What are mycorrhizae? The word mycorrhizae is derived from two words “mycor” which means fungus and “rhizae” which means root. Put the two parts together and we have “fungus root”. Mycorrhizae form a symbiotic relationship between the fungus and the root. When the fungus is present and the symbiotic relationship has been formed, the benefits to the plant as described above will occur. A recent, as yet unpublished experiment on Lychees conducted by the University of Florida in Homestead has shown a 26% increase in growth in inoculated versus non-inoculated, container grown trees. At the present time research on mycorrhizae is being conducted in many countries around the world. Just log on to the Internet and do a mychrrhizae word search and you will be amazed at what turns up.

There are two types of mycorrhizae - ectomycorrhizae and endomycorrhizae.

Ectomycorrhizae colonize the outsides of the root cells and are most typically found in northern coniferous forest such as pines, firs and spruces, and hardwood forests such as oak, beech and birch. Here in south Florida oak and pine are the two most common ectomycorrhizal trees. The fruiting bodies of these fungi are born above ground in what we know as puffballs or mushrooms and the spores of the eclomycorrhizae are wind disseminated.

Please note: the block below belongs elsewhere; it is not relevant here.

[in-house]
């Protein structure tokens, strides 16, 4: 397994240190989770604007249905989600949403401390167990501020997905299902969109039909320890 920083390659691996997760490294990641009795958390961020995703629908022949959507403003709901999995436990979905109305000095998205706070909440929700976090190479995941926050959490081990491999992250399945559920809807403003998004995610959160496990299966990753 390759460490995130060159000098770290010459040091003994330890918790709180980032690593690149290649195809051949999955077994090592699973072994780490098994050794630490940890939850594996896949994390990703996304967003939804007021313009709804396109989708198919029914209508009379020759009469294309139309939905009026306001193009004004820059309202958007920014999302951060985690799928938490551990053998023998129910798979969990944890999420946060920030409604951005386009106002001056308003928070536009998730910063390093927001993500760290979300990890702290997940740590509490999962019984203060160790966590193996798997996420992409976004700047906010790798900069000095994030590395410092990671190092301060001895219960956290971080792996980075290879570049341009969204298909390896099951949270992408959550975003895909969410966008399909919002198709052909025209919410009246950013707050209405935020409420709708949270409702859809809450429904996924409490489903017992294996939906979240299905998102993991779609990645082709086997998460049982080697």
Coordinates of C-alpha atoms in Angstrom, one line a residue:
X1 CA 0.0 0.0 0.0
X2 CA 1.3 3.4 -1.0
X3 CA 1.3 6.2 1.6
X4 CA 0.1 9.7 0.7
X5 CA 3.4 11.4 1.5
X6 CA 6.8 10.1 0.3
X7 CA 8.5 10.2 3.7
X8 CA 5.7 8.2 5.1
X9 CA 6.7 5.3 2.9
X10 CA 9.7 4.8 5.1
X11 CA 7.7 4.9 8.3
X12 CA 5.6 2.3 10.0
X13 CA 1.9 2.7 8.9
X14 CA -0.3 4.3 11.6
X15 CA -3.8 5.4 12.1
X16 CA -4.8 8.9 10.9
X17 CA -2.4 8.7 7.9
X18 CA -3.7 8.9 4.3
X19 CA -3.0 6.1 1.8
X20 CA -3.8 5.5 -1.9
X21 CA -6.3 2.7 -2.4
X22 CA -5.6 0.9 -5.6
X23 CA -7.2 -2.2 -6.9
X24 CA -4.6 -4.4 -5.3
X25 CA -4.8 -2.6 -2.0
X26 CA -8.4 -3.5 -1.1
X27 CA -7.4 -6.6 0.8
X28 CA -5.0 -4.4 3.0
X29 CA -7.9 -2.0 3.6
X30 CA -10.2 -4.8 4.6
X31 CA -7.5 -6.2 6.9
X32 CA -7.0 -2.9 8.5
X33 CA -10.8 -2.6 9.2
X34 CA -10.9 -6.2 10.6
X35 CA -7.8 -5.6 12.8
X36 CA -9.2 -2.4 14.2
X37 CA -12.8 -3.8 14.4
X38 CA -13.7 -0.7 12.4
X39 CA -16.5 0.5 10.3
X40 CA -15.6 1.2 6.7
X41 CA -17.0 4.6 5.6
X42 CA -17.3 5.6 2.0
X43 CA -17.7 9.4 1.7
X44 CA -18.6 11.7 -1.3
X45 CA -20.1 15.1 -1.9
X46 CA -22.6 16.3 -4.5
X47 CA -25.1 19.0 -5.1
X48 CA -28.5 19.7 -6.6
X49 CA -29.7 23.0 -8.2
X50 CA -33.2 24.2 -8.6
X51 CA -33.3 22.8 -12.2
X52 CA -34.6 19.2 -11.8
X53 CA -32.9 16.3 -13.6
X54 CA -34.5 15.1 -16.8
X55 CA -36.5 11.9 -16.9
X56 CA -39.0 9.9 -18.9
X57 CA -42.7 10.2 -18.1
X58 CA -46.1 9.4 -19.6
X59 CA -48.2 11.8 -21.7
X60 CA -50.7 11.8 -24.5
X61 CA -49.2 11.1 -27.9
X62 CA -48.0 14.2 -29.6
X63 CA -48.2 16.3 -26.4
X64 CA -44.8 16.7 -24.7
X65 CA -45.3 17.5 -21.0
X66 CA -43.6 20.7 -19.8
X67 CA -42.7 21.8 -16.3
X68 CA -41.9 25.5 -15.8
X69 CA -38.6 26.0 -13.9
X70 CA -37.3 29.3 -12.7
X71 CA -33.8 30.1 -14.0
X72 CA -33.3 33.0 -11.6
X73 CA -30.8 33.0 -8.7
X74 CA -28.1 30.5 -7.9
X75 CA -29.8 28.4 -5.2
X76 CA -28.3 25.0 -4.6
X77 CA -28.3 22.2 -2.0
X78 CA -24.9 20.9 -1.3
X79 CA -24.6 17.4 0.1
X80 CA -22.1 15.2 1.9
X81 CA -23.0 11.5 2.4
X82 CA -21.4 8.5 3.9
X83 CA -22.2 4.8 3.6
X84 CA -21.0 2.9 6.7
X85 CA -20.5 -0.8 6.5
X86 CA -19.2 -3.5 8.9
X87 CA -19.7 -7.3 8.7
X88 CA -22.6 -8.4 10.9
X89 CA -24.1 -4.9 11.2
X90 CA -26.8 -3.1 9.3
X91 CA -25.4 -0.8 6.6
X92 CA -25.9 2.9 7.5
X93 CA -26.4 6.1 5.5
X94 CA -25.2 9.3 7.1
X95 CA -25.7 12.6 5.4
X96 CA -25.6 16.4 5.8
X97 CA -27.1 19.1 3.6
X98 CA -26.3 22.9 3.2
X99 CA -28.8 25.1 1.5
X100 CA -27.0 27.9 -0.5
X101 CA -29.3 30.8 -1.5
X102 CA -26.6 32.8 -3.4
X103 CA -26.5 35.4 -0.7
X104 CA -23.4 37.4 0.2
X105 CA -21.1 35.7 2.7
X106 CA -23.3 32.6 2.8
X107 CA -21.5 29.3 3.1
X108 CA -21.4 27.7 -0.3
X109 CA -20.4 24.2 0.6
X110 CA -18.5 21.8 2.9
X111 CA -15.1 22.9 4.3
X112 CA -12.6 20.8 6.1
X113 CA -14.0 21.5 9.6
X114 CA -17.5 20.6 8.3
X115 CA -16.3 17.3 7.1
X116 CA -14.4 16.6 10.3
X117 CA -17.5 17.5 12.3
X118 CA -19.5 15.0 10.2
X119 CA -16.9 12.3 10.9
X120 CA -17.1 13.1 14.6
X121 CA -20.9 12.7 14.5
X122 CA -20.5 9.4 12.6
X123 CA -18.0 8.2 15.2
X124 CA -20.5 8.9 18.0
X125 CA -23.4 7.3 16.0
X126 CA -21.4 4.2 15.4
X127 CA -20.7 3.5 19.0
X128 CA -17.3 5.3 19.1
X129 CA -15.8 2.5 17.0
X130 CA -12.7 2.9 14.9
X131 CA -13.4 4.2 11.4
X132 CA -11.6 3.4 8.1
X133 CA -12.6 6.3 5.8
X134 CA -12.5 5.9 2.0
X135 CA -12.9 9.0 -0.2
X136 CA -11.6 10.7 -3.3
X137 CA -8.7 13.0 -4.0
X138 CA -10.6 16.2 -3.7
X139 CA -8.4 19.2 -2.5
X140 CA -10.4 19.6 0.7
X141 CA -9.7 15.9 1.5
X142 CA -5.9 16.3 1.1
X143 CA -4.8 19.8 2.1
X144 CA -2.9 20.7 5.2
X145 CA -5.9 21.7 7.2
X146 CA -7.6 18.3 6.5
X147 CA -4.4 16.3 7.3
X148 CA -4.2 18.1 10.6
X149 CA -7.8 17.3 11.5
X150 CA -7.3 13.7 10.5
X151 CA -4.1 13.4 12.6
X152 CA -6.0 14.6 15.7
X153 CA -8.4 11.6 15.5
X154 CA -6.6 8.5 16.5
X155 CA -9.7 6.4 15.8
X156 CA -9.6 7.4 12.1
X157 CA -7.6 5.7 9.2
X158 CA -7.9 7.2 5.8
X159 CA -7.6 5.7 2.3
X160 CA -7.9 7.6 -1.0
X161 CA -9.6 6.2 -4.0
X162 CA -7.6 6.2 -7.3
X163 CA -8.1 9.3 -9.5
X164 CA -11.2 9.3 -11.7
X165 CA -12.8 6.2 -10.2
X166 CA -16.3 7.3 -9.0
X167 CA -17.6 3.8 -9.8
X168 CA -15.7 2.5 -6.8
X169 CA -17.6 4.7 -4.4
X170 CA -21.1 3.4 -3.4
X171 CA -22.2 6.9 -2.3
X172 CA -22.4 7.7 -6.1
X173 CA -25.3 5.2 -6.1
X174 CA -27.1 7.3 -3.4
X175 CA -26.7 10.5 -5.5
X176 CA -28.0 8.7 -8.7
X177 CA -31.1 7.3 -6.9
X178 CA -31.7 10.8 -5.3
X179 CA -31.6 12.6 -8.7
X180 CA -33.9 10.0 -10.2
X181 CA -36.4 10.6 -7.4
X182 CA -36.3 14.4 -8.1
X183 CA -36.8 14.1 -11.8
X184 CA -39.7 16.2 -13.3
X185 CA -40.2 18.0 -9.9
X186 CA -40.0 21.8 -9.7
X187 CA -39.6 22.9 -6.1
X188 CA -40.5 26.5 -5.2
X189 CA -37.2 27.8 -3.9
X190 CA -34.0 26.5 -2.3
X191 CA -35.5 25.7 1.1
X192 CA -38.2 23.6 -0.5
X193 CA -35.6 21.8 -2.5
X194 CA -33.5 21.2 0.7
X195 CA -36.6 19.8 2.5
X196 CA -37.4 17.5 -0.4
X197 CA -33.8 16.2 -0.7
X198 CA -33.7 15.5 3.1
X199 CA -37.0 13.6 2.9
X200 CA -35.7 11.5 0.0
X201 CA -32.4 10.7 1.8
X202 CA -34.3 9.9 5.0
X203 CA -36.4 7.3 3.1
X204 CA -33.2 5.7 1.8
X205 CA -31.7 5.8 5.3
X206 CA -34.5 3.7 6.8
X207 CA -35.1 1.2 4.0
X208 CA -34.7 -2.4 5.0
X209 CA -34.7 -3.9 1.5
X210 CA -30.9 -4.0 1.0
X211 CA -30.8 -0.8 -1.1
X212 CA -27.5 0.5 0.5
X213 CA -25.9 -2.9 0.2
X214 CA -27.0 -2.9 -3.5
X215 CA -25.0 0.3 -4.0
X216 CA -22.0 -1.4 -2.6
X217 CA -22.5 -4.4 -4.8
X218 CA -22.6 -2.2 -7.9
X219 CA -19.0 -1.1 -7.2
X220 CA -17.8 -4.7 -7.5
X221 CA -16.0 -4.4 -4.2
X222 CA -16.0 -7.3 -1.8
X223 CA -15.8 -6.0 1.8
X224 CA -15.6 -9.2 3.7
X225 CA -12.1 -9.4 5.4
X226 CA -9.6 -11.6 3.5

Endomycorrhizae colonize on the inside of the cell walls and spores are found below ground and not wind disseminated. The most common endomycorrhizae are vesicular-arbuscular mycorrhizae (VAM), and are associated with mangoes, citrus, mahogany, avocados, and in general, except for oak and pine trees, all of the remaining landscape and vegetable plants grown in South Florida except members of the cabbage family.

Both types of mycorrhizae produce an extensive web-like growth called hyphae outside of the root. Mycorrhizal fungi develop an immense network of hyphae that, in effect, serve as extensions of the plant root system. Because the surface area of the hyphae may be several hundred times the surface area of the roots, plants have access to a much larger volume of soil, and thus water and nutrients, than they would through their roots alone. By sending threads of hyphae far from the normal root zone, mycorrhizal fungi also improve the soil structure, thus improving the porosity of the soil.

Mycorrhizae, like beneficial soil bacteria, are not a panacea; they only help “mother nature” do what she does best, i.e. grow better plants. One of the more interesting facts about inoculating your soil with mycorrhizae is that it only has to be done once. After the initial inoculation the mycorrhizae will continue to grow with the root system and in time even inoculate other plants.

So, what can you do to add mycorrhizae to your soil. The process is simple; at the time of planting just mix the mycorrhizae with the back fill; in the case of potted plants use a pencil as a dowel to punch 2 to 4 holes, 3 to 4 inches deep in a pot, then add 1 tablespoon of material to each hole. In existing landscapes, set up a grid 30 inches on center, then with a broom handle punch holes 10 inches deep, put 1/4 cup of mycorrhizae in each hole then fill the hole with soil.

Copyright ©2002 All Rights Reserved